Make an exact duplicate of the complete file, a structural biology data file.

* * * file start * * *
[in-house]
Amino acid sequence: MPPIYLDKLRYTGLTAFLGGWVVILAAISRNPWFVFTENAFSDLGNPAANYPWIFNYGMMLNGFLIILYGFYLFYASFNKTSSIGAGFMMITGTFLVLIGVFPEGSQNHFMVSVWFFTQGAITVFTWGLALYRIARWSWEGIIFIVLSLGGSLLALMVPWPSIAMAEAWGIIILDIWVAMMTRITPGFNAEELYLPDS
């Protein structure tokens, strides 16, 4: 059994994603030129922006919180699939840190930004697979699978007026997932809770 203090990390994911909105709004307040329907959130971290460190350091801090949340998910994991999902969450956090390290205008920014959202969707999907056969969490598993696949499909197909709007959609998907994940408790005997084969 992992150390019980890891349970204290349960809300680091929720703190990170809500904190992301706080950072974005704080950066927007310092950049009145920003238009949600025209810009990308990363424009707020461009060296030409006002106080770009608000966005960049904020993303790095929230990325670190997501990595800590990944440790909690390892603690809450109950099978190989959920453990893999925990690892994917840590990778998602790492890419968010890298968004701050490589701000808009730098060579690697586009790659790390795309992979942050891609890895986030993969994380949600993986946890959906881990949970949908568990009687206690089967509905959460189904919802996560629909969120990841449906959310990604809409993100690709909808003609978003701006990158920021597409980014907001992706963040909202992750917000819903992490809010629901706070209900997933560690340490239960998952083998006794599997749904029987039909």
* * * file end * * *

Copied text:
[in-house]
Amino acid sequence: MPPIYLDKLRYTGLTAFLGGWVVILAAISRNPWFVFTENAFSDLGNPAANYPWIFNYGMMLNGFLIILYGFYLFYASFNKTSSIGAGFMMITGTFLVLIGVFPEGSQNHFMVSVWFFTQGAITVFTWGLALYRIARWSWEGIIFIVLSLGGSLLALMVPWPSIAMAEAWGIIILDIWVAMMTRITPGFNAEELYLPDS
């Protein structure tokens, strides 16, 4: 059994994603030129922006919180699939840190930004697979699978007026997932809770 203090990390994911909105709004307040329907959130971290460190350091801090949340998910994991999902969450956090390290205008920014959202969707999907056969969490598993696949499909197909709007959609998907994940408790005997084969 992992150390019980890891349970204290349960809300680091929720703190990170809500904190992301706080950072974005704080950066927007310092950049009145920003238009949600025209810009990308990363424009707020461009060296030409006002106080770009608000966005960049904020993303790095929230990325670190997501990595800590990944440790909690390892603690809450109950099978190989959920453990893999925990690892994917840590990778998602790492890419968010890298968004701050490589701000808009730098060579690697586009790659790390795309992979942050891609890895986030993969994380949600993986946890959906881990949970949908568990009687206690089967509905959460189904919802996560629909969120990841449906959310990604809409993100690709909808003609978003701006990158920021597409980014907001992706963040909202992750917000819903992490809010629901706070209900997933560690340490239960998952083998006794599997749904029987039909």